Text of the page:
In a bid to cut queuing times at Heathrow during the Olympics, the airport has opened up special passport lanes for "low-risk" tourists, such as Australians and Americans.
The UK Border Force Agency has begun trialling the new desks for visitors who don't need visas after Heathrow's problems with lengthy queues in the run-up to the Games.
A spokesman for Border Force told the Telegraph: "We are trialling separate lanes for passengers from some countries which generally do not need visas and therefore take less time to process."
The target is to get 95% of European passengers through passport checks within 25 minutes, and non-Europeans in 45 minutes.
The airport is also taking the measure of bringing back recently retired employees as well as civil servants to help keep the queues down for the athletes and tourists who will be arriving in London for the Olympics 2012.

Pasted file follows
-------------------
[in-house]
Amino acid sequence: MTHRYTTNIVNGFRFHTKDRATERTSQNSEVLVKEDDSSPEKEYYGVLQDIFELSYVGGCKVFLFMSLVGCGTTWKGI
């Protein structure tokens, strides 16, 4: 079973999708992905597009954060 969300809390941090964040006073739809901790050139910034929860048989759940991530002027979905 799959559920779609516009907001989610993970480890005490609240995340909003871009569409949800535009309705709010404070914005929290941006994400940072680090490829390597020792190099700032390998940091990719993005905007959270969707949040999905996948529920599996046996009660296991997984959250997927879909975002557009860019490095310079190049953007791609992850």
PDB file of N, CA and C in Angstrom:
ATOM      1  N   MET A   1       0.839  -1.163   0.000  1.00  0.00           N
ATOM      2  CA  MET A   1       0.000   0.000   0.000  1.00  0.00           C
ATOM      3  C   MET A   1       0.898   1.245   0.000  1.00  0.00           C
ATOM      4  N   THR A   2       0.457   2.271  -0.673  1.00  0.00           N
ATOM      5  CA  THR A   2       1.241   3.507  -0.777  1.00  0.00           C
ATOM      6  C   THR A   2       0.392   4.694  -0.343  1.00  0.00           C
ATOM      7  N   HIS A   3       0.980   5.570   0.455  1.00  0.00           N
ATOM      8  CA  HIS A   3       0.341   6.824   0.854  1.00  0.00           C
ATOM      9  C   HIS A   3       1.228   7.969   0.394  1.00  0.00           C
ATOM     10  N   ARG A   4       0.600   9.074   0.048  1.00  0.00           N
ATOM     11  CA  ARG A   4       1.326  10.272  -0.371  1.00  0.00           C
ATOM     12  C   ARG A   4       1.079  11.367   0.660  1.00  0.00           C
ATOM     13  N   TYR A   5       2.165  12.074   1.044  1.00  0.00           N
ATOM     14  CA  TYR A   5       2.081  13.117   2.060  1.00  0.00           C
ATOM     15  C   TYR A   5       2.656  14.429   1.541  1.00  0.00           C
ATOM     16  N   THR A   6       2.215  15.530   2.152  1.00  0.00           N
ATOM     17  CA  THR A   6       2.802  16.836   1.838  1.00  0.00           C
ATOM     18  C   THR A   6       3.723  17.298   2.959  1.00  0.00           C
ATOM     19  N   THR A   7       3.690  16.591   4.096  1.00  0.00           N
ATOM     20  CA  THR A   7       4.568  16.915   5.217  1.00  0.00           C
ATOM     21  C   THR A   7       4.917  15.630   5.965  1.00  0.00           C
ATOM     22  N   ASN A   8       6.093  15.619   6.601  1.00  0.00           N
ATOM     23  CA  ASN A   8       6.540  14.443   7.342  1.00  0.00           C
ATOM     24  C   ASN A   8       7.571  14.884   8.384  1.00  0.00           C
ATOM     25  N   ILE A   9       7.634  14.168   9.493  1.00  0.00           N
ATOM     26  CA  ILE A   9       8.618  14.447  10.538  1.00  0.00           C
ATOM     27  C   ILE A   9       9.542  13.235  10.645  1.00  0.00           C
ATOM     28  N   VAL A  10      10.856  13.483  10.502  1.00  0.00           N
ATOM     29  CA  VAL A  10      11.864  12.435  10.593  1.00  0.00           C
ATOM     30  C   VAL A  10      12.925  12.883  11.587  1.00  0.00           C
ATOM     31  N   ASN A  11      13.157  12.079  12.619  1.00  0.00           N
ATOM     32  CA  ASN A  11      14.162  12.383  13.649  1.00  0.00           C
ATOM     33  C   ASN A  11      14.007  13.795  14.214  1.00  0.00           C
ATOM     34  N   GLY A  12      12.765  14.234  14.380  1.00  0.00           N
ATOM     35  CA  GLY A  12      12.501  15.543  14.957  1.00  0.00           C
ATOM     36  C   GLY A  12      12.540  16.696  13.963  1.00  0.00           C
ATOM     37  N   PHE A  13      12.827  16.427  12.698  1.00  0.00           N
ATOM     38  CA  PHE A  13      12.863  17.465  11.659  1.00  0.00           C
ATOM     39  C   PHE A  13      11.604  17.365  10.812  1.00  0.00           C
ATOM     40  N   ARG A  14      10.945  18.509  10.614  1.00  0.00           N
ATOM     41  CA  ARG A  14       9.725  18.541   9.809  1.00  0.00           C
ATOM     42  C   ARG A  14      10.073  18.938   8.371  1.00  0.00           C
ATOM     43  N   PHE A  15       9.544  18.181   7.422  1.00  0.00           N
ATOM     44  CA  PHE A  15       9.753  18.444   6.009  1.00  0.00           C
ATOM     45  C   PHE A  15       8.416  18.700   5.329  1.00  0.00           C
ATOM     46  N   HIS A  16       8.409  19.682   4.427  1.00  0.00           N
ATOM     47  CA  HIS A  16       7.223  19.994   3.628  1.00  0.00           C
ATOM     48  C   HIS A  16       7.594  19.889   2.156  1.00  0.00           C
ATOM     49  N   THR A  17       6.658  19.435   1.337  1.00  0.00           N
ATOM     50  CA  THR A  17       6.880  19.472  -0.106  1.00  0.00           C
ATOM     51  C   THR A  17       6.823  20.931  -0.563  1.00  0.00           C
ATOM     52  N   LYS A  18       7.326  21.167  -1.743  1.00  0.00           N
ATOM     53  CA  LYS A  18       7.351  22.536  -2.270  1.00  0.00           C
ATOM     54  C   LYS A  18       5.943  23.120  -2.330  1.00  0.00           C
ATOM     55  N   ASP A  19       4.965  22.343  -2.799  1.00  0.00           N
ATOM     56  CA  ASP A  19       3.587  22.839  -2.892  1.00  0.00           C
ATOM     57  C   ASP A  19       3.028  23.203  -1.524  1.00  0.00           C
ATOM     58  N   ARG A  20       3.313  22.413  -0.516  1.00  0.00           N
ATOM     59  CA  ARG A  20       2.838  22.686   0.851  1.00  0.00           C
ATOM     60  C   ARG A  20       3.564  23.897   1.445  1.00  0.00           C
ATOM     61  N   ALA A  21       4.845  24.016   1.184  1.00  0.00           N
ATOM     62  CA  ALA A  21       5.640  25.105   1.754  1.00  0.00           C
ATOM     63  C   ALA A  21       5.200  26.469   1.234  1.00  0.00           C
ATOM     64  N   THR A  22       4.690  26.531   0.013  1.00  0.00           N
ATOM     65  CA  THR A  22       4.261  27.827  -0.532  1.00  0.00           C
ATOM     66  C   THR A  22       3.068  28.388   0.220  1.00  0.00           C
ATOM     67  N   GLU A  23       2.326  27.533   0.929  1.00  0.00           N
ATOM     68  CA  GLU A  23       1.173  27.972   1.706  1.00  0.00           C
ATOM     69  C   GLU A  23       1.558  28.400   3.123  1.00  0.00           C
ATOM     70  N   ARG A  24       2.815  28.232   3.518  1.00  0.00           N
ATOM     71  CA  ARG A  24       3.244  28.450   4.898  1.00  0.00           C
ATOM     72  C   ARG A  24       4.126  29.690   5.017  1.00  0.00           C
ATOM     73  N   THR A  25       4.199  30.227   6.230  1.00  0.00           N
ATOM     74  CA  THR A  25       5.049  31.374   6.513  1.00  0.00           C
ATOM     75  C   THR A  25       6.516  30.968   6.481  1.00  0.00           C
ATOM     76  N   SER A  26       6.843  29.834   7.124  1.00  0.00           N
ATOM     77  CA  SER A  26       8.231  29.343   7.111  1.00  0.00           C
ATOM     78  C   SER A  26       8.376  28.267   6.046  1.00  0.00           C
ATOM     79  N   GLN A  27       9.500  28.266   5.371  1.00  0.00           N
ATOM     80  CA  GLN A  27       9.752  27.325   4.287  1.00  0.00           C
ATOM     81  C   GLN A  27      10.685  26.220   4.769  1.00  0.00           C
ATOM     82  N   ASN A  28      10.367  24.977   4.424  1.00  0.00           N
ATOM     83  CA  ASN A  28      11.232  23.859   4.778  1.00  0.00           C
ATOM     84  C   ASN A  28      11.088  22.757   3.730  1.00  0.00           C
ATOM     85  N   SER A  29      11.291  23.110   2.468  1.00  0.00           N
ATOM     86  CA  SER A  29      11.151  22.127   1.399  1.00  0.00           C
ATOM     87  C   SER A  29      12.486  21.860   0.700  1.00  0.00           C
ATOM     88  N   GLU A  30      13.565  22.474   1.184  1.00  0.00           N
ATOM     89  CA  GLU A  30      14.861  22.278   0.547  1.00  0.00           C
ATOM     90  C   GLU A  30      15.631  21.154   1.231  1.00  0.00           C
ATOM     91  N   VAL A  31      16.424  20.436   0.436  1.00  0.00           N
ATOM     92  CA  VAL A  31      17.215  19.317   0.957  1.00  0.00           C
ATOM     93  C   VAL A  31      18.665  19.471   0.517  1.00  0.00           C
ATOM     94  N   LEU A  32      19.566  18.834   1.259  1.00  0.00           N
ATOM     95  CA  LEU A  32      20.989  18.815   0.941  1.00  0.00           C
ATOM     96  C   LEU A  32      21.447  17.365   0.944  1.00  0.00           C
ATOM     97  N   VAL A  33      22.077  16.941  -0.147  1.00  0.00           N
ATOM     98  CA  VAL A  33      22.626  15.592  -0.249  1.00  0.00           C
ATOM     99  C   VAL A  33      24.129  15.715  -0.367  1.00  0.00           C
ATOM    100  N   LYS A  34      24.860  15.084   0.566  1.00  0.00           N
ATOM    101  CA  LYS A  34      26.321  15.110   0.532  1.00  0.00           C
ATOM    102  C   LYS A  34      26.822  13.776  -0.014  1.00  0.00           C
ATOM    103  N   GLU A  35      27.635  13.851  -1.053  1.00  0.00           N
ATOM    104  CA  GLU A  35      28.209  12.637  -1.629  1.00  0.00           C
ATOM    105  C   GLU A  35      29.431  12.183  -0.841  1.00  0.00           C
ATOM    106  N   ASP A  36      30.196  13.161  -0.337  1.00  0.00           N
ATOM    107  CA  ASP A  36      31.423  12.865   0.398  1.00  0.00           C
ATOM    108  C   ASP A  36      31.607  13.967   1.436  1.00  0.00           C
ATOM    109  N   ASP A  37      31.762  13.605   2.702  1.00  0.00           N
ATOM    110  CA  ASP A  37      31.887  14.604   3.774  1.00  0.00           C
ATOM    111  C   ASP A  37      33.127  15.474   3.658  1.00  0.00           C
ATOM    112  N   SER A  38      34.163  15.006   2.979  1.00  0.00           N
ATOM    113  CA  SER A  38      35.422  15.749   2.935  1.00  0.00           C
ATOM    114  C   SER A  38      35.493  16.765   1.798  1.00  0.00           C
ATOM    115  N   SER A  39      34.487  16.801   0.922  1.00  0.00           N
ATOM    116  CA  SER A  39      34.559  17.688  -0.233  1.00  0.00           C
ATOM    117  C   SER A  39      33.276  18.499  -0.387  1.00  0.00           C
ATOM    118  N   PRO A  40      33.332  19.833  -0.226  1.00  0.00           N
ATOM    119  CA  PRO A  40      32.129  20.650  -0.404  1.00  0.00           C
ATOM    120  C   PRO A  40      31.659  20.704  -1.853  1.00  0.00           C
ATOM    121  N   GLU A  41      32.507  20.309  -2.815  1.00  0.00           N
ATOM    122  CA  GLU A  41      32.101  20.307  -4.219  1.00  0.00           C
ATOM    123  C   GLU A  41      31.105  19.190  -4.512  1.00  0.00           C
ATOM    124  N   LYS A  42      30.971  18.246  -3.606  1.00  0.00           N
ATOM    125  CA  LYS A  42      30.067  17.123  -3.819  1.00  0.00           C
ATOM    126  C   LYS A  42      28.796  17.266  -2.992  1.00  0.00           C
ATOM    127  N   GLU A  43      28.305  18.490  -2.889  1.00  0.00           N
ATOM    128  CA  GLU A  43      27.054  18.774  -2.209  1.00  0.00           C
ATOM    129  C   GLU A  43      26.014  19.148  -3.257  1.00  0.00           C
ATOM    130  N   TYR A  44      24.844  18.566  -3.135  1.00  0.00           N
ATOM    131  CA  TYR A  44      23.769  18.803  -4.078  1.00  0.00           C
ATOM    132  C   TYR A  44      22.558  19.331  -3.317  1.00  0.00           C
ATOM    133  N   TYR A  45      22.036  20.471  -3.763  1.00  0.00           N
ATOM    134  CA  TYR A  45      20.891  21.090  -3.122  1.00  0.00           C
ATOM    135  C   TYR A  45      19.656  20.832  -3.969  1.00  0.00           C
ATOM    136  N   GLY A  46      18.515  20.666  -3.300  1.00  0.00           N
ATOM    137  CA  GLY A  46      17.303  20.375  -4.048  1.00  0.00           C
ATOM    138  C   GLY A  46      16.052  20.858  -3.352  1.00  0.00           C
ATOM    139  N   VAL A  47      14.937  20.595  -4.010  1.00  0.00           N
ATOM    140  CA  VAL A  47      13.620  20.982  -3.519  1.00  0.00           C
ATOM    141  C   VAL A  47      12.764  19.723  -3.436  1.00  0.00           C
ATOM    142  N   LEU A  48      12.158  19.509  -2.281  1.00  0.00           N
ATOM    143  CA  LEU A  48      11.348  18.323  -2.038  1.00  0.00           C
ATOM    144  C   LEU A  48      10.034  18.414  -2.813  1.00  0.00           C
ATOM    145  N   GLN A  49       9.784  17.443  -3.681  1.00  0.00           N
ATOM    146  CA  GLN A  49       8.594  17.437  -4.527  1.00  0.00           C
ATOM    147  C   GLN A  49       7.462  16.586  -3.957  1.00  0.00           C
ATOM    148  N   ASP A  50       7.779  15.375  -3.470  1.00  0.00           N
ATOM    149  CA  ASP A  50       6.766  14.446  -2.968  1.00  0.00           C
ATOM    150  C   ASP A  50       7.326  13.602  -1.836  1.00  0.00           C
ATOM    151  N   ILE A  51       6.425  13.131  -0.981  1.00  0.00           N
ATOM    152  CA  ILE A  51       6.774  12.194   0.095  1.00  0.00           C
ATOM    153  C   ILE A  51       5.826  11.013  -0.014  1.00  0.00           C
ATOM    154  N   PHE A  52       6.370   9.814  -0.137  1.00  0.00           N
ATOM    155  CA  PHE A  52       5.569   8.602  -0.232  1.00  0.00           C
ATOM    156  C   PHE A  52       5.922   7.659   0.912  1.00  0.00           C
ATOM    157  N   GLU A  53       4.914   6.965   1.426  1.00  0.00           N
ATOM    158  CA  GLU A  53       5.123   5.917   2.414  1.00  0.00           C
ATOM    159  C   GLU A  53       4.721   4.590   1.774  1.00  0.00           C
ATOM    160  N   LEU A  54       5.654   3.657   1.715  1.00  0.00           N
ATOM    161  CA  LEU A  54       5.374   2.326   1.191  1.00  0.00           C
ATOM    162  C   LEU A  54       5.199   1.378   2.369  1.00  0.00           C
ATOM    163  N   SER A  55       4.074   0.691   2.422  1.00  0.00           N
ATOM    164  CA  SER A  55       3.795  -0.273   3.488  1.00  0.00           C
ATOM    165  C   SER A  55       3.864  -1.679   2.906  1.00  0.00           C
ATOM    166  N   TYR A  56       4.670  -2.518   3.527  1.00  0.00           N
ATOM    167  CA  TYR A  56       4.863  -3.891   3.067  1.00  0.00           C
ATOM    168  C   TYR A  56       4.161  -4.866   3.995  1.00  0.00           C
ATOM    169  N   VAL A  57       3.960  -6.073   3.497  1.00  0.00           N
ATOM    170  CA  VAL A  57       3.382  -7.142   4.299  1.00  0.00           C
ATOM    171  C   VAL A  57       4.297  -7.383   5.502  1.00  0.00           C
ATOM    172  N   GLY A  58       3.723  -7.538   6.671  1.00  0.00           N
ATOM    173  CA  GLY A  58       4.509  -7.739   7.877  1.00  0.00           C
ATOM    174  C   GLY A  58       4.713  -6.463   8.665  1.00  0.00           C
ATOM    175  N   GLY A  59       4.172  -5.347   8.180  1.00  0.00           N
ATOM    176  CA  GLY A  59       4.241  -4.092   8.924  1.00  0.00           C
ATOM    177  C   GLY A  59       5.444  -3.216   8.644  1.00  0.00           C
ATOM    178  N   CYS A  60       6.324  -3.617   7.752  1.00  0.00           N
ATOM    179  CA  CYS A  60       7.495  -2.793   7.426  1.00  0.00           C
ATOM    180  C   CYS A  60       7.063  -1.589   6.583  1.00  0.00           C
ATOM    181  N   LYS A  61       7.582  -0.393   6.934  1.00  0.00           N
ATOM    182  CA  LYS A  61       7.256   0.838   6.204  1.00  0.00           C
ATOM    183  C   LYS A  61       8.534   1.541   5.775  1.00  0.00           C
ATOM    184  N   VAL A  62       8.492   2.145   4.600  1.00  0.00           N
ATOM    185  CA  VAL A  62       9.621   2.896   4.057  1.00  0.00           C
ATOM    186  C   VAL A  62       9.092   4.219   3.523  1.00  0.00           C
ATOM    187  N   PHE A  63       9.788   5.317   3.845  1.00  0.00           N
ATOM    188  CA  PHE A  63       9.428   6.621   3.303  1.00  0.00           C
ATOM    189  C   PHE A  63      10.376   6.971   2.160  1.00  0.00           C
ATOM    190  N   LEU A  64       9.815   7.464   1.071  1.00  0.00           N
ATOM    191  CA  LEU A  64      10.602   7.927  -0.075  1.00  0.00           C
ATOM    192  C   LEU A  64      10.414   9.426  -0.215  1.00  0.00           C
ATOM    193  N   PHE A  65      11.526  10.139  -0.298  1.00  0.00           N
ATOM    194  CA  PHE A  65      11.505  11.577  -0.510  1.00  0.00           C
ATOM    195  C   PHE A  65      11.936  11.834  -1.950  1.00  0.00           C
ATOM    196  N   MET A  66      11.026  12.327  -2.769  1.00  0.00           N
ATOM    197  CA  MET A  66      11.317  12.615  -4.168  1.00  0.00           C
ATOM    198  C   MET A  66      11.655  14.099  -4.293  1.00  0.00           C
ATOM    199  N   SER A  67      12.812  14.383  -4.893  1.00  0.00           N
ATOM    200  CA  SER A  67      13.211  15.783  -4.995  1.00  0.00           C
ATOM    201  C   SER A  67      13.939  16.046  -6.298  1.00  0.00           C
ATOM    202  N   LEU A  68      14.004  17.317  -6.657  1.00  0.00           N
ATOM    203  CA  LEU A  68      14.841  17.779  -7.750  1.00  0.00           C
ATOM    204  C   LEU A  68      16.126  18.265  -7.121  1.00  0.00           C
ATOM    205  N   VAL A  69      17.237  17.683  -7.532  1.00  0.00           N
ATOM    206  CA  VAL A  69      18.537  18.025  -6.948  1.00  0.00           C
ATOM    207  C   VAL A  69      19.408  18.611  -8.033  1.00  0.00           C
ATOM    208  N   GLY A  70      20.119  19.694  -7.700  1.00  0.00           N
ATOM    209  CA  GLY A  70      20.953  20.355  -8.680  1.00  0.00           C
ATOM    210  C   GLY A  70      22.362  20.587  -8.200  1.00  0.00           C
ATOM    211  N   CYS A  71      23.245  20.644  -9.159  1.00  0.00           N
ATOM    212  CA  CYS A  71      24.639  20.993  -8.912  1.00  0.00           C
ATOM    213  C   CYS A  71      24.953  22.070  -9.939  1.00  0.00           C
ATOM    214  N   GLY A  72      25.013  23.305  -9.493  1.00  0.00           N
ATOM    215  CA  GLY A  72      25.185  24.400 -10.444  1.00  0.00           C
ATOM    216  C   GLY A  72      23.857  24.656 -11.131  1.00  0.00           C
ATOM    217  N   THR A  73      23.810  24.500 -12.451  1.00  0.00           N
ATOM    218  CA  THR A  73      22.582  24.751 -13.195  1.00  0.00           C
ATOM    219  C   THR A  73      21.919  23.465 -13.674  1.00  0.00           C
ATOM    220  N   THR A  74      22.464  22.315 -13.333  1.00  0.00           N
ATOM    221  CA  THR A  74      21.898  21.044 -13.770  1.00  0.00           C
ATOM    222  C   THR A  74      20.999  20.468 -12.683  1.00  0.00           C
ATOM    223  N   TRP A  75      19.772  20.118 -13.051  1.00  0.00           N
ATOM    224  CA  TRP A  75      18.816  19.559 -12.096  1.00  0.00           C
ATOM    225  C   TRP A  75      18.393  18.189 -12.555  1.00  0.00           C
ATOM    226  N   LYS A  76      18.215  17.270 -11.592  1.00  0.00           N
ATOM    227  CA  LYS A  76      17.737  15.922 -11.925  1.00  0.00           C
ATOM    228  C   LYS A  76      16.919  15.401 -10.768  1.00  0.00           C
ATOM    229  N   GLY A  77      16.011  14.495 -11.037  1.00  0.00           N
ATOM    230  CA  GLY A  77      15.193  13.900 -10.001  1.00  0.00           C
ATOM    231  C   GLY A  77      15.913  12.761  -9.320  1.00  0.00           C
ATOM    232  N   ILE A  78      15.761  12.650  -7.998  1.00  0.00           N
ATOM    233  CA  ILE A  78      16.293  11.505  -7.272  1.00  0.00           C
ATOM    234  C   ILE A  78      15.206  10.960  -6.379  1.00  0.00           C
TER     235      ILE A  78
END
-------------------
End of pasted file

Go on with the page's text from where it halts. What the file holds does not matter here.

The separate lanes are for non-European passengers who are deemed low-risk and do not normally need visas, like visitors from the US, Canada, Australia, New Zealand and Japan.
Responding to claims of two-hour border queues at the airport, John Vine, the independent chief inspector of borders and immigration, told the Telegraph that staff going home at busy times and job cuts had exacerbated the problem.
But he did also say that British airports are not as bad as other countries.
"I've queued up to get into America as well with my family and it is a far more intimidatory regime than ours.
"What's the most important thing for me at the border is that checks are done properly on people who want to enter the UK.
"That's first and foremost the most important thing, that we allow people into the country who have a right to come into the country, and we detect and stop those people who try to get in who have no right to come in.
"Having said that, it's also important that there is a proportionate time taken. You wouldn't expect at a busy time of day just to walk through any border control, so what's reasonable in terms of how long people have to wait really depends on the resources available and of course the nature of the port."
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